It wouldn't occur to me to mention that I added a tablespoon if sherry to my sautéed mushrooms, a splash of bourbon in my pecan pie, or that the stew had a 1/4 cup of wine as I've always understood the alcohol cooks away and does not impact blood levels.  If I knew a guest did not consume alcohol for religious or dietary reasons I wouldn't cook with it.

But I'd also a guest would intuitively know that the rum soaked cake had alcohol that had not been cooked away.

WillyNilly

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Re: Where does the responsibility lie?
« Reply #4 on: December 27, 2012, 06:53:14 PM »
For the most part I think its a shared responsibility. For most people a small amount of alcohol, especialy cooked alcohol, there is no issue whatsoever, so if someone absolutely cannot have any its on them to ask/let the person serving know of the restriction. If its enough to get a person tipsy/would get them carded in a restaurant/etc then the person serving should mention it.

Since your son can have zero alcohol I think he should have asked/mentioned in advance, especially this time year when people are apt to make more elaborate dishes.

MorgnsGrl

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Re: Where does the responsibility lie?
« Reply #5 on: December 27, 2012, 07:01:35 PM »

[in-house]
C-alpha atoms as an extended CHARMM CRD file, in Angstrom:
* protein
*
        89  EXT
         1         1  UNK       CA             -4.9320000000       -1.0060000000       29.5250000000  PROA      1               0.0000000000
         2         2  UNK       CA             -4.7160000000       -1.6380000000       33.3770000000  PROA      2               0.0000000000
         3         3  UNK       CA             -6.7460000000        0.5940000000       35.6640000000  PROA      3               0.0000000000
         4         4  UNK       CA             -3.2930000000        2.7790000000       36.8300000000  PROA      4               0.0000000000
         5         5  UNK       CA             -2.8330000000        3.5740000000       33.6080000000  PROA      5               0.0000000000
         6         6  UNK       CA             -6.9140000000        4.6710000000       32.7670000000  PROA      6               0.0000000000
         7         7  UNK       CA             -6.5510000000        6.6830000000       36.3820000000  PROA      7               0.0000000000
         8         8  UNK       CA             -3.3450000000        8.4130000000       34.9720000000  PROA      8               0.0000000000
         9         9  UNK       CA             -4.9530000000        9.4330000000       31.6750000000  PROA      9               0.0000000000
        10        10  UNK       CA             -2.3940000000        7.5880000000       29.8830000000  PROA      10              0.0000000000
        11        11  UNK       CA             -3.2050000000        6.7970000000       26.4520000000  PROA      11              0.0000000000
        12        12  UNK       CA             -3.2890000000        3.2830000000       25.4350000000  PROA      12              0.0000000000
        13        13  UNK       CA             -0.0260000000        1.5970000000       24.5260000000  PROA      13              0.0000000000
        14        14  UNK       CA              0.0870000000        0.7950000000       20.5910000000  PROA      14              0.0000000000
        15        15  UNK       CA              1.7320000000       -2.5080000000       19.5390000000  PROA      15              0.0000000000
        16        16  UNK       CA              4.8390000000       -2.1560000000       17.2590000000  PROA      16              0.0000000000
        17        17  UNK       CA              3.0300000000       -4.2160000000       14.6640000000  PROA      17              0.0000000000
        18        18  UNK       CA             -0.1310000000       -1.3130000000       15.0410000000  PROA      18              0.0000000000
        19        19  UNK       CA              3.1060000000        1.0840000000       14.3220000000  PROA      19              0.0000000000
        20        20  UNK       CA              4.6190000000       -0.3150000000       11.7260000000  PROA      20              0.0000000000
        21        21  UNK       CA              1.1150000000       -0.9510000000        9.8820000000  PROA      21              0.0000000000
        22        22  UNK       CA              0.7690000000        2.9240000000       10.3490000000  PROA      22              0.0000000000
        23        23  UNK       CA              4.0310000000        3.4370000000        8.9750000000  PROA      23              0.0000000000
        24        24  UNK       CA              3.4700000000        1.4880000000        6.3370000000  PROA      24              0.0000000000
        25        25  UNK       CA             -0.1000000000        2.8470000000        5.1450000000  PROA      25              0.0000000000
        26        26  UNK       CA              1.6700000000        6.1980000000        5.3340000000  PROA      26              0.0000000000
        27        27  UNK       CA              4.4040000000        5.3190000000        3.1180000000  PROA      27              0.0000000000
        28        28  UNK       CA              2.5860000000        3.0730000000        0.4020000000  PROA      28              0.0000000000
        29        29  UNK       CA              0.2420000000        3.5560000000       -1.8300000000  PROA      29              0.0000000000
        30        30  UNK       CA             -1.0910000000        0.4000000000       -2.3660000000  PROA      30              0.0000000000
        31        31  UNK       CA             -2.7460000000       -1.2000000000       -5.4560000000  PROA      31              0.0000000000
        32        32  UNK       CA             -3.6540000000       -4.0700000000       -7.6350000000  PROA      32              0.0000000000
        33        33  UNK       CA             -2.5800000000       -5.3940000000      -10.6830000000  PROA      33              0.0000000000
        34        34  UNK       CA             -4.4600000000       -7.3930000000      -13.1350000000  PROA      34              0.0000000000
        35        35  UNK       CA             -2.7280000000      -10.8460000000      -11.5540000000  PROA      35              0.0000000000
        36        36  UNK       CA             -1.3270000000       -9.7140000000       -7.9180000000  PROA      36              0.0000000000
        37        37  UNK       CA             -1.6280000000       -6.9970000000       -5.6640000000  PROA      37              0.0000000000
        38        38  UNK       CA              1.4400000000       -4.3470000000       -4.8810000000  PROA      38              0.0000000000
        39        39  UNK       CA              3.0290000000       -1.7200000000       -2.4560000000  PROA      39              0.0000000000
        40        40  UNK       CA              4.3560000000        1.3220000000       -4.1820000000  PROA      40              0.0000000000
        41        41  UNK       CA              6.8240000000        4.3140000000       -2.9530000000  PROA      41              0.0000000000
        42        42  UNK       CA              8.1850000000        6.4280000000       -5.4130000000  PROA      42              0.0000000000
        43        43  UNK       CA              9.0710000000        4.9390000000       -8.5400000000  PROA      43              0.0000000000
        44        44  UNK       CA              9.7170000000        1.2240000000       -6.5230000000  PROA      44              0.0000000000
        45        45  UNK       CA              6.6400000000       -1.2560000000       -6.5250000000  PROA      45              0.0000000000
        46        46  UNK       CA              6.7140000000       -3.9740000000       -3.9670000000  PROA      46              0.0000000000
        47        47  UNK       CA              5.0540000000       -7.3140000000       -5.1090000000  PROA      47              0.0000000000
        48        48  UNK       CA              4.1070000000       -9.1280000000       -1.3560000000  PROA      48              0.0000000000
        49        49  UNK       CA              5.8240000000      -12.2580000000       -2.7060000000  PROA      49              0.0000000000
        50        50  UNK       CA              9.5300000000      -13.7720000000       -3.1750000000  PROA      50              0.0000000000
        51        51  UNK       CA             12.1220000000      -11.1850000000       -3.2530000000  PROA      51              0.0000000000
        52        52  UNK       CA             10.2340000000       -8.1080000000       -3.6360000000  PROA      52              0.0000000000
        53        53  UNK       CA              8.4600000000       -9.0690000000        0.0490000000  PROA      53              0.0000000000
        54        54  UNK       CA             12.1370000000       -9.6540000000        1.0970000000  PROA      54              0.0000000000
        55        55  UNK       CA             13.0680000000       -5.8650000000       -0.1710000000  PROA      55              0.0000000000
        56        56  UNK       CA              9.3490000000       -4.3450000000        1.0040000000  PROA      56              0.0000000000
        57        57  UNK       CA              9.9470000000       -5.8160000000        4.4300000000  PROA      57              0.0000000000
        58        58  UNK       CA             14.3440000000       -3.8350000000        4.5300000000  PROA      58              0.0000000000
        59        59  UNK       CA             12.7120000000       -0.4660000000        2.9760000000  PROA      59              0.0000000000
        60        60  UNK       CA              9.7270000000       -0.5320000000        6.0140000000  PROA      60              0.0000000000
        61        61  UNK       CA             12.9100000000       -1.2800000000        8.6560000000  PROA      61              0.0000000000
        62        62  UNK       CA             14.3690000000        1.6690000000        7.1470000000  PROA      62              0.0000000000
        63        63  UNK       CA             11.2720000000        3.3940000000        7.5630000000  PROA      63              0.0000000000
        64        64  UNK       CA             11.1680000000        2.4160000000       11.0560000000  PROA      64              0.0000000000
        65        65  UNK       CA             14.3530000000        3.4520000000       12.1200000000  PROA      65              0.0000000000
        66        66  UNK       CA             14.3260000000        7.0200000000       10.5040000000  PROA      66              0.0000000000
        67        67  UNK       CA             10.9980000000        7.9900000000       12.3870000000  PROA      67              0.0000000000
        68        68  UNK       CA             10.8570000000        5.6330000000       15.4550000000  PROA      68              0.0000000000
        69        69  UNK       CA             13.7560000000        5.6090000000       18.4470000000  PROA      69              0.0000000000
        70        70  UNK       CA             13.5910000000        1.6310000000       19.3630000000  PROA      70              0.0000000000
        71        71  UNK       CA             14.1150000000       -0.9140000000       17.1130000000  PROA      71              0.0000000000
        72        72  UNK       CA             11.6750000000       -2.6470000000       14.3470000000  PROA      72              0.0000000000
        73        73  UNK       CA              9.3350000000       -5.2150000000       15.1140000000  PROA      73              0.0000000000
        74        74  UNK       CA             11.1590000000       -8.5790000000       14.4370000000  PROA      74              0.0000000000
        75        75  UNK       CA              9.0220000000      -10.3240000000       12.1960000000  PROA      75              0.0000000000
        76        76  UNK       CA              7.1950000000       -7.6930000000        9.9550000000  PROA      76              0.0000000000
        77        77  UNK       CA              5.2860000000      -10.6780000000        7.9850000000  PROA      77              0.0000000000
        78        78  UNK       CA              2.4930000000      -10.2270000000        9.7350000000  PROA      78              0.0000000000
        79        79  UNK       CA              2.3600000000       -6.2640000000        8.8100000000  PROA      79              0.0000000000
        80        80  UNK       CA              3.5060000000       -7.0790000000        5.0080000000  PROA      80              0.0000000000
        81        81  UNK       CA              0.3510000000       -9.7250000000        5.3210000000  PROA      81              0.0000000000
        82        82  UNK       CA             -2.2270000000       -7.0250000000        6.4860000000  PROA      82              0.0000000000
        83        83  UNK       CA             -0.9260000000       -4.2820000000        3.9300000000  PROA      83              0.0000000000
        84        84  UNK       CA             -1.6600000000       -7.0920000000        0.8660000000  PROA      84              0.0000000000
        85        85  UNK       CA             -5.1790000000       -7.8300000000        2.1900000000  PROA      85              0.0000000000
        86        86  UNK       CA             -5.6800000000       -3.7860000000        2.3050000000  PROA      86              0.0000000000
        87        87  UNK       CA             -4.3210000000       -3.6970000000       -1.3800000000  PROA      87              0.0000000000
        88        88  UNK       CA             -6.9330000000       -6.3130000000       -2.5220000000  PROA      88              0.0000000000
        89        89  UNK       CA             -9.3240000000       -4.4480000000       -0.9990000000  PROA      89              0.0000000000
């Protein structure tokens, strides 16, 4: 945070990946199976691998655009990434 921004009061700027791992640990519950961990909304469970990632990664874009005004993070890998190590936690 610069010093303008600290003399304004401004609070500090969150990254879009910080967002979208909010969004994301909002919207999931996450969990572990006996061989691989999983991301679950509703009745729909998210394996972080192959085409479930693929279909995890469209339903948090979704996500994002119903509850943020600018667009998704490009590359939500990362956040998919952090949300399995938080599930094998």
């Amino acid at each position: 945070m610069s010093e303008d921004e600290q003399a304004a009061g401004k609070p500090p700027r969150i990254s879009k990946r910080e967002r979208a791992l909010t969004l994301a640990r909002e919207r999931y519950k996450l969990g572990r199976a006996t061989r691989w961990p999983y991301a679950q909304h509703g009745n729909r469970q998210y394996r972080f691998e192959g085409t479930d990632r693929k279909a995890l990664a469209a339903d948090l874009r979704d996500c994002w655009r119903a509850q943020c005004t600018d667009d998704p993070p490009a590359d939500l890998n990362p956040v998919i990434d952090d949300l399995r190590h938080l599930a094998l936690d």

I think it's a shared responsibility. I make a lot cookies; most of them contain small amounts of vanilla extract or some other flavoring that is alcohol based, and it would never occur to me to "warn" anyone about that particular ingredient. But if I put a quarter cup of liqueur in some frosting, or made beef stew with a lot of red wine, I would tell people in advance (or use a different recipe if I knew one of the people who'd be consuming to food couldn't have alcohol.)

Wulfie

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Re: Where does the responsibility lie?
« Reply #6 on: December 28, 2012, 10:12:51 AM »
I've always understood the alcohol cooks away and does not impact blood levels.  If I knew a guest did not consume alcohol for religious or dietary reasons I wouldn't cook with it.

This is a very common misconception! All the alcohol does NOT cook away, in fact up to 75% of it can still be in the dish after it is cooked. http://www.drweil.com/drw/u/QAA400900/Does-Alcohol-Really-Cook-Out-of-Food.html

SiotehCat

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Re: Where does the responsibility lie?
« Reply #7 on: December 28, 2012, 10:31:22 AM »
I think its the responsibility of the person eating it.